Tell us a little bit about Invisible Ink and how The Terrible Things I’ve Done came to be.
We’re a company made up of Sita Calvert-Ennals (director), Nia Skyrme (producer) and Alan Harris (writer). Alan and Sita have been working together for about the past four years on various projects (Nia joined recently), and our first production was an adaptation of Angela Carter’s The Magic Toyshop – a sell-out success at Chapter Arts Centre, Cardiff, supported by the Arts Council of Wales, co-produced with Theatr Iolo.
Clarity of storytelling is at the heart of our collaborations and the audience experience is integral in the development of any Invisible Ink production; we are as happy making work for a village hall as a main house auditorium.
It’s important for us, as a company, to collaborate from the outset – trying things out in the rehearsal room to develop the storytelling/narrative and creative choices right from the beginning. We will always strive to tell that story in the most effective, engaging way and we will never be afraid of exploring a variety of art forms/genres in the pursuit of clear storytelling.
The starting point for The Terrible Things I’ve Done was an initial brainstorming meeting by Alan and Sita at a residency hosted by Bristol Old Vic Ferment.
During January 2015 we set up a “confession” booth at Ferment and invited the public to share their terrible things with us – the results were remarkable in both range of stories and the theatrical experience of confession.
And, following on from that, we applied for a successful Arts Council Wales R&D grant and split that research into two sections; another week of story gathering at various locations throughout South Wales and a week of seeing how these stories could be turned into a show, working with three actors. The show was taking shape…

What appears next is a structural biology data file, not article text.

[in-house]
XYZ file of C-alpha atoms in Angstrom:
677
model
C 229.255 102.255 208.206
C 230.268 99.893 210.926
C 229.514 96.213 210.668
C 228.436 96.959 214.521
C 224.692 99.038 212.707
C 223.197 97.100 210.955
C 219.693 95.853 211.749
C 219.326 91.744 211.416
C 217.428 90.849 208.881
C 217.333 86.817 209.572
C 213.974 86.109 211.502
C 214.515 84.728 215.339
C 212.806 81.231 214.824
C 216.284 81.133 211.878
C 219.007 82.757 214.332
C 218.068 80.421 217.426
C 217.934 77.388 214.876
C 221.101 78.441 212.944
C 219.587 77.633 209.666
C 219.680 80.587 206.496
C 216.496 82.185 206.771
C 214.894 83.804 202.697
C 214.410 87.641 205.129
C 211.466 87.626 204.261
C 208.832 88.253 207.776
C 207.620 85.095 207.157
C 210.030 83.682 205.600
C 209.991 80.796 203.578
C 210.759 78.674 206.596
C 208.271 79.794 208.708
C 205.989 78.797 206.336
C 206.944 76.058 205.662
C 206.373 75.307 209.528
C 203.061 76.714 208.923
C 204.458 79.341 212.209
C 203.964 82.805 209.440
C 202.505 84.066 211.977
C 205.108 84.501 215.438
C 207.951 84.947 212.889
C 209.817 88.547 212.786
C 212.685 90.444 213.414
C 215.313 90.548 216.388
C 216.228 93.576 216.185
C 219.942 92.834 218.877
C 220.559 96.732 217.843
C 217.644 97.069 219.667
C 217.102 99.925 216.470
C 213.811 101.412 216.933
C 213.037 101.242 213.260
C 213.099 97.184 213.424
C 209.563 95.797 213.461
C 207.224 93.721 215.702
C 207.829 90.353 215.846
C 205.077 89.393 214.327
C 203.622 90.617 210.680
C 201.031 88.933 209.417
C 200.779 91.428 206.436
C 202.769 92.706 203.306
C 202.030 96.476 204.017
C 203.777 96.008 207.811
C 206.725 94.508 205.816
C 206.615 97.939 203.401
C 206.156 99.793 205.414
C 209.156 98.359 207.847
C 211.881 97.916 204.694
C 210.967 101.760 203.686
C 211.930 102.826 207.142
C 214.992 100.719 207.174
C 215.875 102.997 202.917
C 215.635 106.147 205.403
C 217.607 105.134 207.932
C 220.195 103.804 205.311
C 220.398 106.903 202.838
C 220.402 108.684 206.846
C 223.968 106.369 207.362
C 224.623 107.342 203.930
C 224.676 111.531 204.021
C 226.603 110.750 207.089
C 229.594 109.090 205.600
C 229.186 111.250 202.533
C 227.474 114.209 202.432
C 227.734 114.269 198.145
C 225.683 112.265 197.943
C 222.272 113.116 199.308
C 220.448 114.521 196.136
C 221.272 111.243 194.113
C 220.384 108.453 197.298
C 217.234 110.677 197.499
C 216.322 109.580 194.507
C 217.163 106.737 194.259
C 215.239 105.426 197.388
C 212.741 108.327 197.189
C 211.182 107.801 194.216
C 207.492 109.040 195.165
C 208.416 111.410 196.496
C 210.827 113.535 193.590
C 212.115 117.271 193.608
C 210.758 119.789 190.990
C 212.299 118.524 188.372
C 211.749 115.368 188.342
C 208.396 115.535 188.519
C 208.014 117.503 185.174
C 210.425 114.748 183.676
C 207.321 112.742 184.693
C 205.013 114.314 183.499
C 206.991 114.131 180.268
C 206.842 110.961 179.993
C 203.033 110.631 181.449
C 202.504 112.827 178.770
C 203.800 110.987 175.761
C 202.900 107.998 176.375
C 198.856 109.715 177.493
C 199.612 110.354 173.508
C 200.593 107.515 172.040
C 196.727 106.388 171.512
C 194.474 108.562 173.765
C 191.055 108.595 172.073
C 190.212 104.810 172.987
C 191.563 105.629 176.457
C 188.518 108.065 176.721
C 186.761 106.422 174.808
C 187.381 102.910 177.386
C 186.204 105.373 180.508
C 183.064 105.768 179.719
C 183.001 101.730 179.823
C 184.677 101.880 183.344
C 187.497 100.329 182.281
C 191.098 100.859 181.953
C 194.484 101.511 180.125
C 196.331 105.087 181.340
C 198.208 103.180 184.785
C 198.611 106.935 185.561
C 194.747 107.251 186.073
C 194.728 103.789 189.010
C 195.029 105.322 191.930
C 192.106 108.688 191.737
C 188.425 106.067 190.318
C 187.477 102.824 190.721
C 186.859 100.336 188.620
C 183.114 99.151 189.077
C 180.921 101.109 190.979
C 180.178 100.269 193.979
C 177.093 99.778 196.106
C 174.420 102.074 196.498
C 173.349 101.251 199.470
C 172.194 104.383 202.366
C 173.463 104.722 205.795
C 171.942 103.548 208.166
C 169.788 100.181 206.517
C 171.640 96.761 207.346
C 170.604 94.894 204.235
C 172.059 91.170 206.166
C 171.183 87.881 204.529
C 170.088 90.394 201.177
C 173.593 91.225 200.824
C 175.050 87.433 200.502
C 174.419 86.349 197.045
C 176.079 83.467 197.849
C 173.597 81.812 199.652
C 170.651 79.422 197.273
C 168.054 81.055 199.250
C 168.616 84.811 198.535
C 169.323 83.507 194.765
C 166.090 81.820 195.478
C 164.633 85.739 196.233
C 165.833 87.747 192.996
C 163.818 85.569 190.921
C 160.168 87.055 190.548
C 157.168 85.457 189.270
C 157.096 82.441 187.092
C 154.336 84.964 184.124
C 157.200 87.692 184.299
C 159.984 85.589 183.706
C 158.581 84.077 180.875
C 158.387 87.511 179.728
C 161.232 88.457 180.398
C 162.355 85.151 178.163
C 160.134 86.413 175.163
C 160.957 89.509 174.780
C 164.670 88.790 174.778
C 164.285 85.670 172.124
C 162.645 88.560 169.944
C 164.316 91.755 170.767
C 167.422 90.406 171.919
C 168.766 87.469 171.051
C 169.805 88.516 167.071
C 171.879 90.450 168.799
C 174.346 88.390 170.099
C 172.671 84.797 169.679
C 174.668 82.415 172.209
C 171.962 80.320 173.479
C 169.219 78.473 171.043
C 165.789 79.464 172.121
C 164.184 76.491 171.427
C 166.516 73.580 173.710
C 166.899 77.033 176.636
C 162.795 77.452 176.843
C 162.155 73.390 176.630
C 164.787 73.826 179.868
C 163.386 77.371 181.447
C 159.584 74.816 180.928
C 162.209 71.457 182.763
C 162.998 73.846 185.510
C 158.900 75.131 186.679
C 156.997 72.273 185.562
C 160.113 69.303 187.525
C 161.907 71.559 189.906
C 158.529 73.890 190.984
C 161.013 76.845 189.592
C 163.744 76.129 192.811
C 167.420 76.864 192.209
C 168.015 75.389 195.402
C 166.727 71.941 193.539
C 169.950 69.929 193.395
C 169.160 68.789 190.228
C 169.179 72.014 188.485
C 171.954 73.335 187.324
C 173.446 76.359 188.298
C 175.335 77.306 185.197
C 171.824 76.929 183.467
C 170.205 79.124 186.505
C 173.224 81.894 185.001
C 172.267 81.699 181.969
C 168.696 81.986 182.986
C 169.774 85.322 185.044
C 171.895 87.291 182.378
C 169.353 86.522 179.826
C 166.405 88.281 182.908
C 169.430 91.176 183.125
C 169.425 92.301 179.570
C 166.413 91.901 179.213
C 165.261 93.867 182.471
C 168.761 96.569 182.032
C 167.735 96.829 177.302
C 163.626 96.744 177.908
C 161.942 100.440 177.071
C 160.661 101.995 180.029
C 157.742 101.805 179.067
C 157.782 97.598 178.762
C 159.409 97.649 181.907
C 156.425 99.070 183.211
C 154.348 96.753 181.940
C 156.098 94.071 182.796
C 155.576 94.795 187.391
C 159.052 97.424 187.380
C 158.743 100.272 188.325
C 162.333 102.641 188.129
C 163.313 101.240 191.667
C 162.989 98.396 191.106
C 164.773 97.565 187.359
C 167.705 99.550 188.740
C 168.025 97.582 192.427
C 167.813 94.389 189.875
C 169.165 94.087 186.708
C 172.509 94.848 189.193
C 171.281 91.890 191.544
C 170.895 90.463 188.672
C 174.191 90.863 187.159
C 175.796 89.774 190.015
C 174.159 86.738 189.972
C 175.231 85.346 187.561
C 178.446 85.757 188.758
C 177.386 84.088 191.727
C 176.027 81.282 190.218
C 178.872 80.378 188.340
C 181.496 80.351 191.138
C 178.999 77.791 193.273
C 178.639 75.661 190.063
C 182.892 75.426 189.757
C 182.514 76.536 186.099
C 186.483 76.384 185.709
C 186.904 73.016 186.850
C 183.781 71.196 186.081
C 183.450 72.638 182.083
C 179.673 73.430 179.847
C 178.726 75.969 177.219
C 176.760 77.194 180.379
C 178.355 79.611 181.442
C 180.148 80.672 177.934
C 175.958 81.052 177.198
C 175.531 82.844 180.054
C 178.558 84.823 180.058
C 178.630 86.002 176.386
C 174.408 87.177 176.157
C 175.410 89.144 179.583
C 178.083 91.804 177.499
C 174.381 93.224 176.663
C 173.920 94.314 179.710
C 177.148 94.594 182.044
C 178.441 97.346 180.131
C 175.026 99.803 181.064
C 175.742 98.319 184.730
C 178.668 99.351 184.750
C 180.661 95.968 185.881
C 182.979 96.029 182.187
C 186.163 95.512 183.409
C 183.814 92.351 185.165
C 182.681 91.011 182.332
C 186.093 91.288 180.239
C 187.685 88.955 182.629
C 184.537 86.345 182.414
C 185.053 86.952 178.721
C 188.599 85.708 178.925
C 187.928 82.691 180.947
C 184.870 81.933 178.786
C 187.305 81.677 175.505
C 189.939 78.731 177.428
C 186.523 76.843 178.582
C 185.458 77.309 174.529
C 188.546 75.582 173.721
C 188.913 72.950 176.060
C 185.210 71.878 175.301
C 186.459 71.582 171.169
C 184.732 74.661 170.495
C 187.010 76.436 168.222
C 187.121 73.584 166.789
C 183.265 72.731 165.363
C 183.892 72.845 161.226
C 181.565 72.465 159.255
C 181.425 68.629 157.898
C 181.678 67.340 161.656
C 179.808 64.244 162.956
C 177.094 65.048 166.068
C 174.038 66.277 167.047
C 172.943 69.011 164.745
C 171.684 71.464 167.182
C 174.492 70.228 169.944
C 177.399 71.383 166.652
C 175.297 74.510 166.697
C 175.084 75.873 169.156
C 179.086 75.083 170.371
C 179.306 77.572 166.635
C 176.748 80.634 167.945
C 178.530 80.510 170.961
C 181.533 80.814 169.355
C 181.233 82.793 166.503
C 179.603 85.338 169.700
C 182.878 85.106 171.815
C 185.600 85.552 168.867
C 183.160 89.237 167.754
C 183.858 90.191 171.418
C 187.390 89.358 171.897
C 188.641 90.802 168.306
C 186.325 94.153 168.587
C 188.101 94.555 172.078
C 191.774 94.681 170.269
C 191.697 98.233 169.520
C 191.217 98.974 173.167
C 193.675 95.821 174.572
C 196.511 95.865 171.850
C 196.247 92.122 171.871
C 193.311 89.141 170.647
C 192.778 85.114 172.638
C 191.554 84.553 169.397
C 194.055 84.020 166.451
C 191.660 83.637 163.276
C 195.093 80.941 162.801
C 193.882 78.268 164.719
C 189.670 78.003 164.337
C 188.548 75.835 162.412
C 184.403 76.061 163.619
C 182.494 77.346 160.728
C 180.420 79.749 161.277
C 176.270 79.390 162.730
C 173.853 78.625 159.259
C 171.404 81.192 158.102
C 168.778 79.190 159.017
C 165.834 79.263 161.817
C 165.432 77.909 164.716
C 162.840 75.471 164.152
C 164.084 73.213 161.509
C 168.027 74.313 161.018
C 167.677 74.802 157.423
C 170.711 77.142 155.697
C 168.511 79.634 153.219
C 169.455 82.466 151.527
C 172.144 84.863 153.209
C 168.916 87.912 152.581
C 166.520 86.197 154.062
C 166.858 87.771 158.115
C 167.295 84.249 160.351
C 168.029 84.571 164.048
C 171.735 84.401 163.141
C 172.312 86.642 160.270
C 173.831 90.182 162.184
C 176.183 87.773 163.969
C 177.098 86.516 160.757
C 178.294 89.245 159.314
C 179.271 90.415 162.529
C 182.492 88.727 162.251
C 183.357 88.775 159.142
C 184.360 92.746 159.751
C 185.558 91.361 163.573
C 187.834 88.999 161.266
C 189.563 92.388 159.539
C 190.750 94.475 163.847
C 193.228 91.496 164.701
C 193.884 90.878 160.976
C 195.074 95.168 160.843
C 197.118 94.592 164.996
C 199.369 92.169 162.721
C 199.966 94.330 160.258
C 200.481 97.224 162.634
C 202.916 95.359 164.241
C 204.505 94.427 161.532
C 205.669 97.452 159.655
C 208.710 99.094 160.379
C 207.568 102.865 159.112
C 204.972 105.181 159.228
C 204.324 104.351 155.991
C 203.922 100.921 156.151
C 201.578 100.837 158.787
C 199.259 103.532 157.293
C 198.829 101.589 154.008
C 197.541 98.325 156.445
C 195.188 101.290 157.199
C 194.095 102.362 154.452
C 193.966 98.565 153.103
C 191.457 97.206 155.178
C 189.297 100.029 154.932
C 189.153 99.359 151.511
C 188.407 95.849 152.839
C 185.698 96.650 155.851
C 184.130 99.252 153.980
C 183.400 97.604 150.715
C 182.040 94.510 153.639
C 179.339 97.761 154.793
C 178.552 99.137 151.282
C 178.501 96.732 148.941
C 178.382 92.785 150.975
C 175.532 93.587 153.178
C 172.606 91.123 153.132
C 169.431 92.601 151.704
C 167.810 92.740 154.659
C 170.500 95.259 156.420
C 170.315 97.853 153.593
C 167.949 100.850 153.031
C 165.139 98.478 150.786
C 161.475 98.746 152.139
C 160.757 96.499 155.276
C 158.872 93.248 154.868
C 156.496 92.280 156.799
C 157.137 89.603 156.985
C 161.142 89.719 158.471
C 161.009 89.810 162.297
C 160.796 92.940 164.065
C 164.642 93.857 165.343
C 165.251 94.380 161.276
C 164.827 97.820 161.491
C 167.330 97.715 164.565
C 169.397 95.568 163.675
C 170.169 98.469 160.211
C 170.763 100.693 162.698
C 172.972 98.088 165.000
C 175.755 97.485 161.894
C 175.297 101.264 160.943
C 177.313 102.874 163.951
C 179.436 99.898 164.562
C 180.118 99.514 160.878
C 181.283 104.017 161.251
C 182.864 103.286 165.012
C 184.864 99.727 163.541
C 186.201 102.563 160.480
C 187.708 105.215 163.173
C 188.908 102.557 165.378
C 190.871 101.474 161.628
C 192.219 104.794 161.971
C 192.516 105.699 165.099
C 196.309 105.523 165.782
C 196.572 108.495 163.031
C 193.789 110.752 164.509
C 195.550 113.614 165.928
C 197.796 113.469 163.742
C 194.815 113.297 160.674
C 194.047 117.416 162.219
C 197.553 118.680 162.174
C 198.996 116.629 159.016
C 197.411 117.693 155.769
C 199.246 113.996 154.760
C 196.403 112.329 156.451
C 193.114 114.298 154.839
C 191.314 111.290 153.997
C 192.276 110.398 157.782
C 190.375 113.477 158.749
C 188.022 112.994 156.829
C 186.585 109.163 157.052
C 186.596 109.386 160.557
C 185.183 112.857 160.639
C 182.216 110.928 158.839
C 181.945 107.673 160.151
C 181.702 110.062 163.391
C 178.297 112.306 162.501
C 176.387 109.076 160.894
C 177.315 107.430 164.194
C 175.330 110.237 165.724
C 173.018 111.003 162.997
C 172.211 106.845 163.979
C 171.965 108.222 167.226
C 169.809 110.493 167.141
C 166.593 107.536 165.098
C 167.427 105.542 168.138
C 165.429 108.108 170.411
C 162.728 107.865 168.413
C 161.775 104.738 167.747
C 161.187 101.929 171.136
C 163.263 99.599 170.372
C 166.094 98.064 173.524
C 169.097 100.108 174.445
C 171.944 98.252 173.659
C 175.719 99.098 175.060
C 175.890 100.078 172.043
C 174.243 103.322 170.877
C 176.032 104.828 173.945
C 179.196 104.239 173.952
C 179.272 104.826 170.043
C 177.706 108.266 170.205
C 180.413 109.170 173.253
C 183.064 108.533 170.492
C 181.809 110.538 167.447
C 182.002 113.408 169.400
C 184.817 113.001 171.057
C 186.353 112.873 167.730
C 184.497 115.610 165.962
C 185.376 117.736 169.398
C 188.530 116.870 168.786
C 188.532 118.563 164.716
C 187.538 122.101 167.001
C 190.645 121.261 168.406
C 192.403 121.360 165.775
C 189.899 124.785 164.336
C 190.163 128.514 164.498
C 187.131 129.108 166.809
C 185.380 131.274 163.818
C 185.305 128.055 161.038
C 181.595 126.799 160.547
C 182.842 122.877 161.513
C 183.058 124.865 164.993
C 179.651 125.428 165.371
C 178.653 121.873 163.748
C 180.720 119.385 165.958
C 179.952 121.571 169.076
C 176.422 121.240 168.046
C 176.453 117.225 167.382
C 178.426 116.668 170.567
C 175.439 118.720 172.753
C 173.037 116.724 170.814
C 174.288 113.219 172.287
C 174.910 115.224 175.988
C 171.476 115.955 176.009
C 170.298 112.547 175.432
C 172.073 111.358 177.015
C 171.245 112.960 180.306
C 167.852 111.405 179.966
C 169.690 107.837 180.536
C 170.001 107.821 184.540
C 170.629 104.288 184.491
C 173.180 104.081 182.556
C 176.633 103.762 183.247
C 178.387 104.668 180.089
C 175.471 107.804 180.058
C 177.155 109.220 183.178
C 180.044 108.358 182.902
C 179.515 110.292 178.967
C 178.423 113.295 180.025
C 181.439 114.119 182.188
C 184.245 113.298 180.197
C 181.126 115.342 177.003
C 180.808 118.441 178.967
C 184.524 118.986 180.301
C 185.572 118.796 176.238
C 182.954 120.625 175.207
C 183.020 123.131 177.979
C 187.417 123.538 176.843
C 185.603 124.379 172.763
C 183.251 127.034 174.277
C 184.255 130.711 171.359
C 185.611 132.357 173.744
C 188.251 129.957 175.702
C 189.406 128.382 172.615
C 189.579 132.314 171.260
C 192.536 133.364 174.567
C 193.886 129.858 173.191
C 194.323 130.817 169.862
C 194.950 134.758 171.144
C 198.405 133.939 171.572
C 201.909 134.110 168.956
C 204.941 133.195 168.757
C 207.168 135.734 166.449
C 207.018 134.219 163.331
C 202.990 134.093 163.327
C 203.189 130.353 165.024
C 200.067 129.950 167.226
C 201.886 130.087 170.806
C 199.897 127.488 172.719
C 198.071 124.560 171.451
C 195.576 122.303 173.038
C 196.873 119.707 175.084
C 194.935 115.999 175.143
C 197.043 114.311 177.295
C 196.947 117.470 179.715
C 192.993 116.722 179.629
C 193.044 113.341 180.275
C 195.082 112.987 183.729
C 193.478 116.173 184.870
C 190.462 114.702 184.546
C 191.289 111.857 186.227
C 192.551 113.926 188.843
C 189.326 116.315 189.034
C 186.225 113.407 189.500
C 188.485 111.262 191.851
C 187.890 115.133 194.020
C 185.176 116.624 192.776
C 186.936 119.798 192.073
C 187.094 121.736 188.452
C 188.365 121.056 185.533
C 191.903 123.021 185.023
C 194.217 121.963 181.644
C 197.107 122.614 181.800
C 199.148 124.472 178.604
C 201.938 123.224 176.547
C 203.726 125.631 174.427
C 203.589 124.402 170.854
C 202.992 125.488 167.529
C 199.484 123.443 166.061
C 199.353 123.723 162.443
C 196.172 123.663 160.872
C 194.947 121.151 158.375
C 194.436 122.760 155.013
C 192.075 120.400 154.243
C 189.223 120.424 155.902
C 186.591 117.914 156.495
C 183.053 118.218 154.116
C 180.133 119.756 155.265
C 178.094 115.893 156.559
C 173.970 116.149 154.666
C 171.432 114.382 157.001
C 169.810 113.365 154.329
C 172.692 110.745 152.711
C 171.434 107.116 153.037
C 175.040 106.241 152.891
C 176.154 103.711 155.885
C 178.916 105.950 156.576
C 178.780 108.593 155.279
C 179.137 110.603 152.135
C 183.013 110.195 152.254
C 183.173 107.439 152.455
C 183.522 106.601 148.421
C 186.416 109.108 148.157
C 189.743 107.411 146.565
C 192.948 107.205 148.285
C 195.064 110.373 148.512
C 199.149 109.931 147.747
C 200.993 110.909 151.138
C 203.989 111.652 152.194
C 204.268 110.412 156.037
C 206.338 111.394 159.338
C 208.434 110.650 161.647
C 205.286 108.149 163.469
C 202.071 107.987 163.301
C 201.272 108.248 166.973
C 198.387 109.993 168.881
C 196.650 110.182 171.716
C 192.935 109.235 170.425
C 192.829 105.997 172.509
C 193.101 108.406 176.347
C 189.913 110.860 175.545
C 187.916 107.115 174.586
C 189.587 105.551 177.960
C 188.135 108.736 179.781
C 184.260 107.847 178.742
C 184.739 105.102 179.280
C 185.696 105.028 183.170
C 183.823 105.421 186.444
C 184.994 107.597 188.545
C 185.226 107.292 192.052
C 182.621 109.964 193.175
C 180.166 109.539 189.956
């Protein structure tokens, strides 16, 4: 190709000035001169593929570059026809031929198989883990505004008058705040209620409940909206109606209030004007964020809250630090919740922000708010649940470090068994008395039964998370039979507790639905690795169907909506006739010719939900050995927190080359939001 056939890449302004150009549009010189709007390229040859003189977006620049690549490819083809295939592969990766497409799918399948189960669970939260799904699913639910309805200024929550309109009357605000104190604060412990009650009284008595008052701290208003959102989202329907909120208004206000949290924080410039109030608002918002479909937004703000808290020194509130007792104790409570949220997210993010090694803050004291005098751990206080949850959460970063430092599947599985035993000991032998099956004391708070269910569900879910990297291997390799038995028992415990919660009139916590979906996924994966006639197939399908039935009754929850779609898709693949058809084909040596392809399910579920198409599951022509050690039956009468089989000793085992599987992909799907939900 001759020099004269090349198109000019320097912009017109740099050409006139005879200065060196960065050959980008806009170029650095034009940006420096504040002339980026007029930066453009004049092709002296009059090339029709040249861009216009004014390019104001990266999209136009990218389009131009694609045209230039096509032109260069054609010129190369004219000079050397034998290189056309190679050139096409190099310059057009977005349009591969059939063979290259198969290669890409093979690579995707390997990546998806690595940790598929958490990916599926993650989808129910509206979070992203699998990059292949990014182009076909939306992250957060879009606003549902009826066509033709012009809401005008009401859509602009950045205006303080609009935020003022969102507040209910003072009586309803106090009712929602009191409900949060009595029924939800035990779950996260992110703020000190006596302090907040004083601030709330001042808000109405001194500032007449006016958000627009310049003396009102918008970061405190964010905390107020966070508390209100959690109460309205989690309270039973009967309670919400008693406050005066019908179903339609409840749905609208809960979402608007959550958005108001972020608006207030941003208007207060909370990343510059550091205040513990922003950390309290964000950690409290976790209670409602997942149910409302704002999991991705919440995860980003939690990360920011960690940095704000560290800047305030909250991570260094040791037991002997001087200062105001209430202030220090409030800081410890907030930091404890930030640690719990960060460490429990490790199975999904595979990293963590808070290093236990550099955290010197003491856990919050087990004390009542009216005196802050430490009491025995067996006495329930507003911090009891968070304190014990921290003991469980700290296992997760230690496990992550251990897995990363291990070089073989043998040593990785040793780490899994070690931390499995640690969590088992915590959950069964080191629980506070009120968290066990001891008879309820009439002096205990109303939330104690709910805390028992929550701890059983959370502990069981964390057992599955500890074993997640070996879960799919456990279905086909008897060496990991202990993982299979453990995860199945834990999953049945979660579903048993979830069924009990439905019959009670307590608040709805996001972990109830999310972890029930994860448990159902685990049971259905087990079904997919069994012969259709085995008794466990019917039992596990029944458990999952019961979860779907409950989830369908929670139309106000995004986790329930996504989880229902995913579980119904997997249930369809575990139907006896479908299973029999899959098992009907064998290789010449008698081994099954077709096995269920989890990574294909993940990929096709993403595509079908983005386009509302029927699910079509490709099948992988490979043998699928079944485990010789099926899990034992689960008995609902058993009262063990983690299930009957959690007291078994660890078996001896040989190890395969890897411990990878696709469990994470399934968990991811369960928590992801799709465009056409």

What made you want to create a story about people’s guilty secrets? What makes you fascinated by this?
At that initial meeting, and added to since, we wanted to answer certain questions and areas of interest regarding “terrible things”:
– Exploring the dignified humility of admitting that you did something wrong.
– How you befriend your inner wrong. As hard as it is to admit you’ve done wrong, it can be liberating. Confession is good for the soul, isn’t it?
– Can we really forgive people/ourselves?
– What is a terrible thing?
– What are the positive outcomes of our terrible actions?
What’s fascinating for us is how terrible things are buried away, sometimes never to emerge and the effect that has on people and society. Also how do you show this breadth of emotion and confusion in a theatrical way? We love a challenge.
What would you say the audience can expect when the show debuts?
Because of the nature of the variety of stories it is a show of variety – it has to be. Audiences can expect three actors who convey the truth of these stories (and even though this is not a verbatim show, these are stories that are being related back to the audience).
What’s the most scandalous thing you’ve uncovered in your two years of collecting these stories?
That inaction can be as terrible as action. We’ve had some amazing, terrible stories (from druggings to infidelity to the injuring of pensioners to the regrets about death and internet porn). But, we’ve found, a lot of the time the most touching, scandalous, affecting stories are those in which someone regrets not doing something. We’re, of course, not going to give away any specific secrets in this blog…
It’s an exciting time for us as we start work on redeveloping our Studio. How does it feel to be a part of our very first Studio Walkabout season?
There’s something special about being part of Bristol Old Vic that’s being shared with the rest of the city. The Wardrobe Theatre is a wonderful space and if we had to go “walkabout” from the Studio, we couldn’t have wished for a better home. Exciting stuff.